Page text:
Continuing the recent trend of YA contemporary books convincing me that I’m wrong when I say I don’t really enjoy YA contemporary books, Unconventional is one of the most enjoyable reads in a while. It was fun, light, and made me swoon. I loved the characters, the romance, and the convention setting. It’s a book for people who like books, so I fell right into it.

I actually knew nothing about Unconventional when I picked it up, but I had seen some bloggers raving about it on social media, but this book is about a girl who runs conventions (clever title alert!). Lexi Angelo lives, breathes and eats conventions. Her dad has been planning them for years, and she loves being his trusty assistant. Every year, the pair of them, along with other similar convention families that she has grown up with, put on convention after convention, and when the season is over, they plan for the next. When Lexi reads the yet to be released fantasy novel Piecekeepers, she knows that it’s going to be the next big thing. She tells her dad that they have to get the author, Haydn Swift, as a guest at their next convention. Little does she know however, that her and Haydn Swift have met before, and it wasn’t good. But Haydn is more than he seems. Over the course of the convention season, Lexi and Haydn meet several times, and during late night conversations and emails, she realises that Haydn is just one side of him. The real man, Aiden, is shy, and kind, and funny. Can she get to grips with Aiden’s two lives, and can she let go of her own perfectly scheduled life?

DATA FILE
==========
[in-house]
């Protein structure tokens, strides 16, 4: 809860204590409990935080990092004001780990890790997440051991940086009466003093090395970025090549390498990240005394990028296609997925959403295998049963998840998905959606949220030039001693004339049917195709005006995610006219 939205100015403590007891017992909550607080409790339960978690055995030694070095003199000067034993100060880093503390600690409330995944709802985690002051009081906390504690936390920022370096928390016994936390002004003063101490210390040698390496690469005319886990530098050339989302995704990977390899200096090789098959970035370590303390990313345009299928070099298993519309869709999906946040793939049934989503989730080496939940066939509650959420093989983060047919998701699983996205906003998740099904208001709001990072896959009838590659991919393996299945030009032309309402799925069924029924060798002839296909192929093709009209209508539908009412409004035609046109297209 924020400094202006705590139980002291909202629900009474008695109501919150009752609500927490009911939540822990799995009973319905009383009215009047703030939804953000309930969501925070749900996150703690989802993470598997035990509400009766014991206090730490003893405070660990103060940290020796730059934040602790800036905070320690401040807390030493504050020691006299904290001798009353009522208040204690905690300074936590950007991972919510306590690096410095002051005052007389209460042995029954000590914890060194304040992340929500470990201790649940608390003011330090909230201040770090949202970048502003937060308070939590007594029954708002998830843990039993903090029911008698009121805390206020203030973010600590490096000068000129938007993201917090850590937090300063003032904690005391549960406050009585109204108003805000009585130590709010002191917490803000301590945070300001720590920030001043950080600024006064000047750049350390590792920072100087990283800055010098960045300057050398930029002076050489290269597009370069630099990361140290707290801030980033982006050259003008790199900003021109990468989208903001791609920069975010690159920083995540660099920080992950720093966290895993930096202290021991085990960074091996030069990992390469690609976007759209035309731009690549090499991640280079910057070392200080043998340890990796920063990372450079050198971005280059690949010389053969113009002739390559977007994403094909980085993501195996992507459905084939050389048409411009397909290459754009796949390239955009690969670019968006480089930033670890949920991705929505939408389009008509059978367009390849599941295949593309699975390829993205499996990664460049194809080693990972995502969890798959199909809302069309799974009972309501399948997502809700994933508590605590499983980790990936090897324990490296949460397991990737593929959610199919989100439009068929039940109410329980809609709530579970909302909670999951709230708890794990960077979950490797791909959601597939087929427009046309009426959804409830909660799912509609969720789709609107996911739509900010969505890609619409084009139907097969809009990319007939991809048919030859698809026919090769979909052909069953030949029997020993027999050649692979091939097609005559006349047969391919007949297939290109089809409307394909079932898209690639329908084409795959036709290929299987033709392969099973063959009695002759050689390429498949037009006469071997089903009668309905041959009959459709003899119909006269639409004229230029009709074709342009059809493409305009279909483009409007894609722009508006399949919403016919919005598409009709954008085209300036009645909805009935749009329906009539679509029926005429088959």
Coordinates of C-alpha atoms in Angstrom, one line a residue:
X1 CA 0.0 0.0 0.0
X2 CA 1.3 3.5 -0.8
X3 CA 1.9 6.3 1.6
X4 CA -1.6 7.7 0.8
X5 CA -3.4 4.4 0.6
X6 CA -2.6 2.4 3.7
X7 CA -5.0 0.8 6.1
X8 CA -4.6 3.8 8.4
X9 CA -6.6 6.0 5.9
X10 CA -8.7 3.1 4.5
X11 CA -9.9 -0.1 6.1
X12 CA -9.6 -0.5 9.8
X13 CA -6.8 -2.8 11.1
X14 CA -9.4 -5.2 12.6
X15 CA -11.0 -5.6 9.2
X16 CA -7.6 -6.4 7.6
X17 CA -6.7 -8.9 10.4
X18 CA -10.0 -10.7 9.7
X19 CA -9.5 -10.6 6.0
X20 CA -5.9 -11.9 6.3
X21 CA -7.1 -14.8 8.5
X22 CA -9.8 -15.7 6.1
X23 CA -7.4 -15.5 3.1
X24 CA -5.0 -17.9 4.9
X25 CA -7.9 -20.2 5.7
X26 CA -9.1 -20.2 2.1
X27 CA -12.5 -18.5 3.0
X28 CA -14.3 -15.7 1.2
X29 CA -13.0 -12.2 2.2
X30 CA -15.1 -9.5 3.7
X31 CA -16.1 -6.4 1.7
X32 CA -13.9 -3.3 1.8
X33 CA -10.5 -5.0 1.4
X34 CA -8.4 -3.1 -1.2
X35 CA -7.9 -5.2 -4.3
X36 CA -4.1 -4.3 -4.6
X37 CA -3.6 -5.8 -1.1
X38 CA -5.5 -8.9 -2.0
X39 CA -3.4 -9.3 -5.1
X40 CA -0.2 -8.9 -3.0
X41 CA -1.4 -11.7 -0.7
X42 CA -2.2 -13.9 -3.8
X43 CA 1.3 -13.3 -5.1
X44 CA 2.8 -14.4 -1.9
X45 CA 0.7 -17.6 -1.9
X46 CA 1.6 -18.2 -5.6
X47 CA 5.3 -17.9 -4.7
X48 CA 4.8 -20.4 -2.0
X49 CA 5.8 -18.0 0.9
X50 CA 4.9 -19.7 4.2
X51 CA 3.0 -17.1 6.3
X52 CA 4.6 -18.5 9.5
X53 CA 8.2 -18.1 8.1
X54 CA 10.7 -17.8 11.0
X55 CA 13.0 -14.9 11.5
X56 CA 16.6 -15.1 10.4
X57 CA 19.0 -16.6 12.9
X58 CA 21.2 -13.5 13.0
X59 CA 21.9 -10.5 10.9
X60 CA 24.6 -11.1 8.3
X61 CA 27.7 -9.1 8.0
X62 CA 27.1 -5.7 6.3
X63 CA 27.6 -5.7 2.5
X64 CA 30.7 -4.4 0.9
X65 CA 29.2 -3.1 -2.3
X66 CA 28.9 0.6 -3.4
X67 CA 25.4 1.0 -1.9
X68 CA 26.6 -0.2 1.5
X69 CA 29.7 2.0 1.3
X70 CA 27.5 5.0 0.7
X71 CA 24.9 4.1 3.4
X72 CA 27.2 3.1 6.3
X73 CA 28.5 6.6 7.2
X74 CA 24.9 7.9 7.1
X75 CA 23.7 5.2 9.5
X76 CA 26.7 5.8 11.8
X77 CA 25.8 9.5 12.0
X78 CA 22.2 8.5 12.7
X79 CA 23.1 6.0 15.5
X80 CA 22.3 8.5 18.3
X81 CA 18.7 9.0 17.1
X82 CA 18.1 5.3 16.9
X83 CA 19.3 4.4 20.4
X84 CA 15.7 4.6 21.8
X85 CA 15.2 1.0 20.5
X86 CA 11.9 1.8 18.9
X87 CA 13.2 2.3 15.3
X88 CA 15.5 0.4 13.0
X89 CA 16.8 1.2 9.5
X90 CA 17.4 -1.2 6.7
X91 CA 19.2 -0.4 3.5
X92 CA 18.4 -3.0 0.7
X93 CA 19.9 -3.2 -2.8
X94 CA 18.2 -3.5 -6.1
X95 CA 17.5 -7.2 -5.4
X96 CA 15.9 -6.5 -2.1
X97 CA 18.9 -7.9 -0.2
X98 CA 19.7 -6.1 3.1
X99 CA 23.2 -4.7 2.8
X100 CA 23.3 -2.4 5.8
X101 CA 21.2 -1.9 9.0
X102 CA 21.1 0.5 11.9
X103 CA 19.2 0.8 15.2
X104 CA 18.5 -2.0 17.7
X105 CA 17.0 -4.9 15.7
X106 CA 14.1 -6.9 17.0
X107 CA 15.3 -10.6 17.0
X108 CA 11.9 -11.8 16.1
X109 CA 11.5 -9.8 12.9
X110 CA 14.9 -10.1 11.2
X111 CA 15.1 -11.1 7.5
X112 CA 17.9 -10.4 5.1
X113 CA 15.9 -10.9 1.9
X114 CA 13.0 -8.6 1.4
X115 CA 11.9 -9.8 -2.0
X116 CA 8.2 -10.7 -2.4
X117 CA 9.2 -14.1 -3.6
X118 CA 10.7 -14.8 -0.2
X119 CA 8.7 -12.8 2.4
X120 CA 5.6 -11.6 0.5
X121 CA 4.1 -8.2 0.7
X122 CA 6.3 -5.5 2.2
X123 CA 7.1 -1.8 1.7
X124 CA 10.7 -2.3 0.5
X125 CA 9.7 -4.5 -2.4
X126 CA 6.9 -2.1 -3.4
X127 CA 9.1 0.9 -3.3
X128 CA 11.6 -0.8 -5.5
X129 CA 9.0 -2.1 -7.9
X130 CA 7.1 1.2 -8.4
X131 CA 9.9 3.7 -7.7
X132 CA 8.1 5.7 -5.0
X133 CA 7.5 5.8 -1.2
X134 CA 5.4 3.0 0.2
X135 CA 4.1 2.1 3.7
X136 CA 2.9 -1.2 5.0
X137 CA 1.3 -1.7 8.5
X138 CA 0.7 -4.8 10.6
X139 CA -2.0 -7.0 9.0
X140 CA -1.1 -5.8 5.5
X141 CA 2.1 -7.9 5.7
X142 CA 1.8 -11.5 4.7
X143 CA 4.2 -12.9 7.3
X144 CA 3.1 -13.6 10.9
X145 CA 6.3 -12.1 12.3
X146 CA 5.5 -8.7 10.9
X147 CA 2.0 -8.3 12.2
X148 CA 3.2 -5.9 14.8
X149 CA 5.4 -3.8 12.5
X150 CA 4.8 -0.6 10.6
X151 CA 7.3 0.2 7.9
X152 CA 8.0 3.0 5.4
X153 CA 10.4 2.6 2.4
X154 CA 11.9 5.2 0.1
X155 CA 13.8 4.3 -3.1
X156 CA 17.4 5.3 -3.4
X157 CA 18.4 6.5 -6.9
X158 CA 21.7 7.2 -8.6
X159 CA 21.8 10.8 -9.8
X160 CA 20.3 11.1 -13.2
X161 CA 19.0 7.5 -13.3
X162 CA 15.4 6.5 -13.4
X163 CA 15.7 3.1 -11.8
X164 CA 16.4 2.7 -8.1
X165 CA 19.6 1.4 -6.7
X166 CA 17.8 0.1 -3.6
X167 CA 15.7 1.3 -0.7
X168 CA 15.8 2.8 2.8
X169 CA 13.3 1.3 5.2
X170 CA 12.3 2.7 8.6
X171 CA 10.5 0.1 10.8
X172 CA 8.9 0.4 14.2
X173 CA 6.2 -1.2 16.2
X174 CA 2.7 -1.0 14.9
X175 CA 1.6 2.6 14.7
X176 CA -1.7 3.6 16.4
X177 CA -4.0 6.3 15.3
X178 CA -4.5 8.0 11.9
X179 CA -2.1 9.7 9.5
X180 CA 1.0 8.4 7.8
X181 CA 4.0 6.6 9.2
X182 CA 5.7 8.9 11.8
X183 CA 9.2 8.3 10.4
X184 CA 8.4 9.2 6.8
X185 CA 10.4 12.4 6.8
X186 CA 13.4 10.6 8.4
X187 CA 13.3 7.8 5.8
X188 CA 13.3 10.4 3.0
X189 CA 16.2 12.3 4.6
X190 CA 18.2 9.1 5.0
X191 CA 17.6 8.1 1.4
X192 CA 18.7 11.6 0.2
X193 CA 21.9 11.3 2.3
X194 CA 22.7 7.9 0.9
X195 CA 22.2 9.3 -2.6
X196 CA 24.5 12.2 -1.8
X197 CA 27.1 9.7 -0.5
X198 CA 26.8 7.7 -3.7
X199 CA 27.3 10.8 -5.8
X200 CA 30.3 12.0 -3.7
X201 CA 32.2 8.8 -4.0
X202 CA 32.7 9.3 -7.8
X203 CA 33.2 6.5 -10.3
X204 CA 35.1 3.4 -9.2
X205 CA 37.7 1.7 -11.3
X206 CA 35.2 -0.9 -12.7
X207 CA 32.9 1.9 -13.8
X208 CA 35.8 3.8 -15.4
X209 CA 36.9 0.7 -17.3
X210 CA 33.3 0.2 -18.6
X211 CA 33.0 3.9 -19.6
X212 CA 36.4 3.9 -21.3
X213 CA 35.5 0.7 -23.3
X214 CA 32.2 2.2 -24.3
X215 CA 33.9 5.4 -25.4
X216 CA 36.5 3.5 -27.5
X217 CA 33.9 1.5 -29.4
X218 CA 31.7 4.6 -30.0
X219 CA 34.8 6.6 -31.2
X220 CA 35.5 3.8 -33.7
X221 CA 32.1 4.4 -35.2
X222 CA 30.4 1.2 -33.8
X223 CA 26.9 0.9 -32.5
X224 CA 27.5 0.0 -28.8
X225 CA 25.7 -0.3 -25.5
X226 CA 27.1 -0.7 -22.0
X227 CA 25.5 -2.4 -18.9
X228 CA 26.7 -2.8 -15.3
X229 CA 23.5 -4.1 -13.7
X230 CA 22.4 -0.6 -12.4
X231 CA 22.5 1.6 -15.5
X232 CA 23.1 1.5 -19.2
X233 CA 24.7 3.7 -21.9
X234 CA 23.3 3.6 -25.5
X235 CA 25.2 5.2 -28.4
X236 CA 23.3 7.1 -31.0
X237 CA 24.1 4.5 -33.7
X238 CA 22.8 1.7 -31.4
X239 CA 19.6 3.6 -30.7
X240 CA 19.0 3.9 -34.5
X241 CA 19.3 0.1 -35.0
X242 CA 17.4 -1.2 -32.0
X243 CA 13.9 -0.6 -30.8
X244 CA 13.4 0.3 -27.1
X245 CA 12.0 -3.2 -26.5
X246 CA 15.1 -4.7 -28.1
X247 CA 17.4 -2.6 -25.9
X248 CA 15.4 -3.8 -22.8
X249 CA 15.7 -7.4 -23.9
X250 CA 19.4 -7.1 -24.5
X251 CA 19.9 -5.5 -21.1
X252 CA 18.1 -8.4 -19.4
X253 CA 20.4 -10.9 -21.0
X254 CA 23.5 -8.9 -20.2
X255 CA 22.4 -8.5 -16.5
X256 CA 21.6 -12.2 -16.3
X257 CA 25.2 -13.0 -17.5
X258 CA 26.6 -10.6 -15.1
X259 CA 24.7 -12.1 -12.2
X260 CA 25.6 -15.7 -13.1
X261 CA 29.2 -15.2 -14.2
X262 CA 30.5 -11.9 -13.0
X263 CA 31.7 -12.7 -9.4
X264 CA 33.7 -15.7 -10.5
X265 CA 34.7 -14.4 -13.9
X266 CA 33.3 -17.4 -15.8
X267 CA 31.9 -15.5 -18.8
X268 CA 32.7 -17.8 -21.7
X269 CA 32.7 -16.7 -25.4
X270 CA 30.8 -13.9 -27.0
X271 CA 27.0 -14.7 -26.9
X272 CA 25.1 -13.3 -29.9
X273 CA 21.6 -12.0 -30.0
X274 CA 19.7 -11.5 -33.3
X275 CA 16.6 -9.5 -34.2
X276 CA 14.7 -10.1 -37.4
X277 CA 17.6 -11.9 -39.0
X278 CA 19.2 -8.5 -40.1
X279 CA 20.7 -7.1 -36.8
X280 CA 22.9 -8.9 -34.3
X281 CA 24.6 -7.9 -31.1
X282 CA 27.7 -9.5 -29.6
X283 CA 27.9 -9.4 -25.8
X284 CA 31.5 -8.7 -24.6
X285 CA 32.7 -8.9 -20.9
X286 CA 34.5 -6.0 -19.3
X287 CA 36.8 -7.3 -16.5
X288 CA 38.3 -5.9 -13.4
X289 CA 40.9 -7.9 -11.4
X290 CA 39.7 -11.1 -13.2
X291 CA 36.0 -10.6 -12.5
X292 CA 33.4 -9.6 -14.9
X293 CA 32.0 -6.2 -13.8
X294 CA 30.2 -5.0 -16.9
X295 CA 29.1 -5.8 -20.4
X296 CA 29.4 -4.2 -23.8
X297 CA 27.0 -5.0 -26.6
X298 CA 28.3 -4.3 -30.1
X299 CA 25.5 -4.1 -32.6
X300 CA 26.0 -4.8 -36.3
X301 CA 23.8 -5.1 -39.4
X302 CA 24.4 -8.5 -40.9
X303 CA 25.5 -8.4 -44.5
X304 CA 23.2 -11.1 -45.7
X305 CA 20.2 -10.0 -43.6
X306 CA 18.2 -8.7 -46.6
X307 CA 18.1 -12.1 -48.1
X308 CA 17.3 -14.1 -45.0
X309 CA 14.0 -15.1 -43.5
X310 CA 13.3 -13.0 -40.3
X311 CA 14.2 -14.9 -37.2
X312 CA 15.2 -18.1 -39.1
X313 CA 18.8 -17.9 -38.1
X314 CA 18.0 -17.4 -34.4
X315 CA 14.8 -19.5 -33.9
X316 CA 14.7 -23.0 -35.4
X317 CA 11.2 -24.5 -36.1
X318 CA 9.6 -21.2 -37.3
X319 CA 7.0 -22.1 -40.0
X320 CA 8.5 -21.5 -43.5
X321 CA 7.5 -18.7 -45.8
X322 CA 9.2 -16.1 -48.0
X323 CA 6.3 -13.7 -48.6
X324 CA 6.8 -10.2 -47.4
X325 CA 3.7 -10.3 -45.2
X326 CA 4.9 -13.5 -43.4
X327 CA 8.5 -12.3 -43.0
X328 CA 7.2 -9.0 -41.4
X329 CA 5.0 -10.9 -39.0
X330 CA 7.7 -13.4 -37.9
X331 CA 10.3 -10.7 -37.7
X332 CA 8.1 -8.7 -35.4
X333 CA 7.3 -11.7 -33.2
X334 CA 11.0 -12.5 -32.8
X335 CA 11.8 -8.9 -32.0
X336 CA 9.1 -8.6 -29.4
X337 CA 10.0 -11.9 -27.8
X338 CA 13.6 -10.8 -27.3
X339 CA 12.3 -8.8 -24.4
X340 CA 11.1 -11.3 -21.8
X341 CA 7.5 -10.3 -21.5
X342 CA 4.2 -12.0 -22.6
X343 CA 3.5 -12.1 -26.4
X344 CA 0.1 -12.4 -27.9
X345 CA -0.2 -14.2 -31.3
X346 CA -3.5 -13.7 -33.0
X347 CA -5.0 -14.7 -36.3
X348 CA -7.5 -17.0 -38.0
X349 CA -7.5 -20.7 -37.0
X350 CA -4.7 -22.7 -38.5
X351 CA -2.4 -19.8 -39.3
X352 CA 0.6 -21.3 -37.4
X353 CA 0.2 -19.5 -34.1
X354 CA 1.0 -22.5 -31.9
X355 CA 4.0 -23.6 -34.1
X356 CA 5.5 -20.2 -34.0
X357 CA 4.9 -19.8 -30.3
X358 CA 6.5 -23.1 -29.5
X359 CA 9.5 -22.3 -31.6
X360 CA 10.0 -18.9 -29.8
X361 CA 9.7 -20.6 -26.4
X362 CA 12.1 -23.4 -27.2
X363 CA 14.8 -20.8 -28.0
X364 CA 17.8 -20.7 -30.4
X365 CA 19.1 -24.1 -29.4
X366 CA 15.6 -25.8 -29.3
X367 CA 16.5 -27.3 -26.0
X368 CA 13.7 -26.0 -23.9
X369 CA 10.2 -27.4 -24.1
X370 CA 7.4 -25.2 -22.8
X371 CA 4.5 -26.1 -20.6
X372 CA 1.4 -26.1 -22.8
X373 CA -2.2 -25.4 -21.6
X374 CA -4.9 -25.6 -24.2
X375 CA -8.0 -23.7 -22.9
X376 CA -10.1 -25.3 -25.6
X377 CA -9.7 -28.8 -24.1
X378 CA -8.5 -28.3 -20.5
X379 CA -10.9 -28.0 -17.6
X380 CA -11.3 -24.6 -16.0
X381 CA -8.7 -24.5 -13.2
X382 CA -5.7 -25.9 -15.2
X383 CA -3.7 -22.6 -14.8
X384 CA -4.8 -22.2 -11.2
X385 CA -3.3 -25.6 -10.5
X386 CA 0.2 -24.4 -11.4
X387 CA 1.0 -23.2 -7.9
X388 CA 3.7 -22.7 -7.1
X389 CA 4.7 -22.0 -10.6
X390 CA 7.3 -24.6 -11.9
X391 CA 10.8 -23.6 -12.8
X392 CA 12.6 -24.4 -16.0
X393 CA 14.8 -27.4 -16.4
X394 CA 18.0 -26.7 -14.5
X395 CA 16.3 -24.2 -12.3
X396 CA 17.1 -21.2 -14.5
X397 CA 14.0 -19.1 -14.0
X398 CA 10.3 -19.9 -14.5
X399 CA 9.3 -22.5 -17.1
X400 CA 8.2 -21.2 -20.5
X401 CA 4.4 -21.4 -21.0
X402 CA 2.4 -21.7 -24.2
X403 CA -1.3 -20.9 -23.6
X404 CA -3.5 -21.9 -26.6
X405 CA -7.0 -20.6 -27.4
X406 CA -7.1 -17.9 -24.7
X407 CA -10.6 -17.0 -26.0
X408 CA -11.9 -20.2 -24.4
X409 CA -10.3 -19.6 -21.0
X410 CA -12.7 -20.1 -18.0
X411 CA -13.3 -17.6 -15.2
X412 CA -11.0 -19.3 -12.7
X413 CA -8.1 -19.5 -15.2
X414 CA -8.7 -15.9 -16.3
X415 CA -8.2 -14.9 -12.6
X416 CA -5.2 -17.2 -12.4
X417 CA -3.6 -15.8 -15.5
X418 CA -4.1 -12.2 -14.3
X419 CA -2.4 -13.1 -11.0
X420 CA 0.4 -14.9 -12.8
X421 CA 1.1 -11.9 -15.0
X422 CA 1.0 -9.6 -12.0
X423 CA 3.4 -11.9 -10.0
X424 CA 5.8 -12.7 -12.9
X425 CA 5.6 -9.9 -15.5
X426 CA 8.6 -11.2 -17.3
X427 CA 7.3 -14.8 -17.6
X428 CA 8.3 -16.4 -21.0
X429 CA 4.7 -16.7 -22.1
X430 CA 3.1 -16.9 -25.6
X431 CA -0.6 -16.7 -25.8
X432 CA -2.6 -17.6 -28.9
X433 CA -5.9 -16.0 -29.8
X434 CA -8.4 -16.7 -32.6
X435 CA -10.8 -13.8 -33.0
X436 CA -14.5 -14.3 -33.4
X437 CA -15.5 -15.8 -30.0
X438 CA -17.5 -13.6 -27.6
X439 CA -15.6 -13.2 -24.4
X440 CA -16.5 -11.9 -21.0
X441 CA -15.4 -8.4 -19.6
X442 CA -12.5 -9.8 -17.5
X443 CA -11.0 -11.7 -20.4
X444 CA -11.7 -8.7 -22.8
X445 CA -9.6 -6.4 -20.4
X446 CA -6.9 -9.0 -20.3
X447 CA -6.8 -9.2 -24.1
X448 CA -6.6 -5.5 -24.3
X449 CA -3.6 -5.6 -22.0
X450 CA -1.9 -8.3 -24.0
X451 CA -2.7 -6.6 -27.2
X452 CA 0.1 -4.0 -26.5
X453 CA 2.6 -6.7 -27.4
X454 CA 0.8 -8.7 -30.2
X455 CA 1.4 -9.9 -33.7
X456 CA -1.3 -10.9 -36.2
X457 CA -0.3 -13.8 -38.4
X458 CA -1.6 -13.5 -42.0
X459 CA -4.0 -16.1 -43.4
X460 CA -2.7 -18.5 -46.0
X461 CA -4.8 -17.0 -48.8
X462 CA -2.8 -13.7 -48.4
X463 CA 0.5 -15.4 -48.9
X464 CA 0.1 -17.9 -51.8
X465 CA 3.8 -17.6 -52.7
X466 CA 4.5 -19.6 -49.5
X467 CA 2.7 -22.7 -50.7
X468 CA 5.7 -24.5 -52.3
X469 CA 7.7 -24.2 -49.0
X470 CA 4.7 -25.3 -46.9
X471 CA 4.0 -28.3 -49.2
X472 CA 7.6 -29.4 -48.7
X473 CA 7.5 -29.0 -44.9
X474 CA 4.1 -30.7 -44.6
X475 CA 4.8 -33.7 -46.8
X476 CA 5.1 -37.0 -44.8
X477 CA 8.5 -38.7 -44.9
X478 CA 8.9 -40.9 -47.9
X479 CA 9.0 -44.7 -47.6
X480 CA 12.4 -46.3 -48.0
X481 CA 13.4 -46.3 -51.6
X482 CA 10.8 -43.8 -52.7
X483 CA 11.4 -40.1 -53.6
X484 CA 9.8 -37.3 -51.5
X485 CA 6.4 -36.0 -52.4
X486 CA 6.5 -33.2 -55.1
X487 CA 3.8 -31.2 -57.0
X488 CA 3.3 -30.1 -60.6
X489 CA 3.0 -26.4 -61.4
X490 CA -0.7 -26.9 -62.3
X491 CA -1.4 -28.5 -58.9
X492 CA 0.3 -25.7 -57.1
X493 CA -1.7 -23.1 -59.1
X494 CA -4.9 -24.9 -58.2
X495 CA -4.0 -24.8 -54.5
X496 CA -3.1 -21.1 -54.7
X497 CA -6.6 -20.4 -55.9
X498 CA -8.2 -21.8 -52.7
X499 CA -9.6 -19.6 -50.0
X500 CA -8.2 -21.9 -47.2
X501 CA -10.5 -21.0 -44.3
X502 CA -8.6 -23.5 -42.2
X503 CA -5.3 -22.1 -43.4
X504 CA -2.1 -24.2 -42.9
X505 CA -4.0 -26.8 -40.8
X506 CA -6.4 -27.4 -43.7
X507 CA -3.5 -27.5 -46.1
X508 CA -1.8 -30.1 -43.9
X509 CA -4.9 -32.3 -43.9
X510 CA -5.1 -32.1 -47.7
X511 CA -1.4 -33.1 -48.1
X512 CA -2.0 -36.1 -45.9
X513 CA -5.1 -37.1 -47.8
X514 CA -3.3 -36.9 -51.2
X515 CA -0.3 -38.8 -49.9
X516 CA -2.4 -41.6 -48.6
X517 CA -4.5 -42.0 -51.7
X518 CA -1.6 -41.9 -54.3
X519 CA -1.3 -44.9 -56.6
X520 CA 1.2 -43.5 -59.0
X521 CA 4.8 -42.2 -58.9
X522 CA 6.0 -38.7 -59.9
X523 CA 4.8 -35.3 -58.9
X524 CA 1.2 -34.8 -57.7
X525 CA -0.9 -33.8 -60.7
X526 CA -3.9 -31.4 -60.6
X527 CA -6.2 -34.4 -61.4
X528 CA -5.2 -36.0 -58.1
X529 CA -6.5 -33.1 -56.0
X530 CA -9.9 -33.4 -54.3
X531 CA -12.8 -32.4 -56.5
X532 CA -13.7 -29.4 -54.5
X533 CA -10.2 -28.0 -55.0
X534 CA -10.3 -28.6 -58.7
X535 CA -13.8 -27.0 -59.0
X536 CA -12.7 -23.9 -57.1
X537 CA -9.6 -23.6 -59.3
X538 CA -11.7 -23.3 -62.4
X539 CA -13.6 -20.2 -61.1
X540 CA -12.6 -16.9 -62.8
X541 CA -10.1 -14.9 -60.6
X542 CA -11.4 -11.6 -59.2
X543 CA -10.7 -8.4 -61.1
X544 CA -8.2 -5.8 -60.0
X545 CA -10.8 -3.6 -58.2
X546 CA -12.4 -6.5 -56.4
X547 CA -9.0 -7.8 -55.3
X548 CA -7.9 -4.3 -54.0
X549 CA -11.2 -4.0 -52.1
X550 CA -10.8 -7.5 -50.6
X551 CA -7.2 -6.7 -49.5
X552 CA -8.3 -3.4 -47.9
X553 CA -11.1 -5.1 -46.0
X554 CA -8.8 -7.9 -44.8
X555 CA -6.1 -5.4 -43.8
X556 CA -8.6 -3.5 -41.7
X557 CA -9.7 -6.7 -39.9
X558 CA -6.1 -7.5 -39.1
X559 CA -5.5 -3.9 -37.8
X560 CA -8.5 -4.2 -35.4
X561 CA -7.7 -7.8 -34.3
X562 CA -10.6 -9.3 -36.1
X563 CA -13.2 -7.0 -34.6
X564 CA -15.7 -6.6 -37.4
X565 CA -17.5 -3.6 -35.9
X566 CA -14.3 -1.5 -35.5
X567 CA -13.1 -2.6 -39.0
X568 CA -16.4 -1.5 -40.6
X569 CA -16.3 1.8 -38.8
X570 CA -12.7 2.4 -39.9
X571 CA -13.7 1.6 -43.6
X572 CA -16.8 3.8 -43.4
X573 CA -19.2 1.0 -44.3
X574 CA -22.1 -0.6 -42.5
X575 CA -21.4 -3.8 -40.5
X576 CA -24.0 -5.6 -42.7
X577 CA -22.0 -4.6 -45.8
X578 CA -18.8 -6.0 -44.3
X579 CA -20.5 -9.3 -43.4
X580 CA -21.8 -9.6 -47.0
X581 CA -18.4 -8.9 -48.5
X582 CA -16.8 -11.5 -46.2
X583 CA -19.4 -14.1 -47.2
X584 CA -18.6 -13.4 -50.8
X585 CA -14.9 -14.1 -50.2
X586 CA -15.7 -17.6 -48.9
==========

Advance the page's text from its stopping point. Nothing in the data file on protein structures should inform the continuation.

The best things about this book were the characters and the setting. I loved the convention setting, and the fact that the book is set almost exclusively during conventions. I also felt like the setting brought Lexi’s character to life as we see her at work. We see her running around, solving problems, ordering people around via walkie-talkie. Lexi is great at her job, and I really enjoyed seeing a YA protagonist at work like this. The other convention kids were also so much fun. Cosplaying Samira, Bede, and Nadiya always provided some humour to make a scene more fun, and I liked seeing really healthy friendships between kids who have grown up together There was no cliched friend backstabbing, or falling out, these guys know each other inside and out, and they love each other – even if they do argue about who is going to handle the registration desk.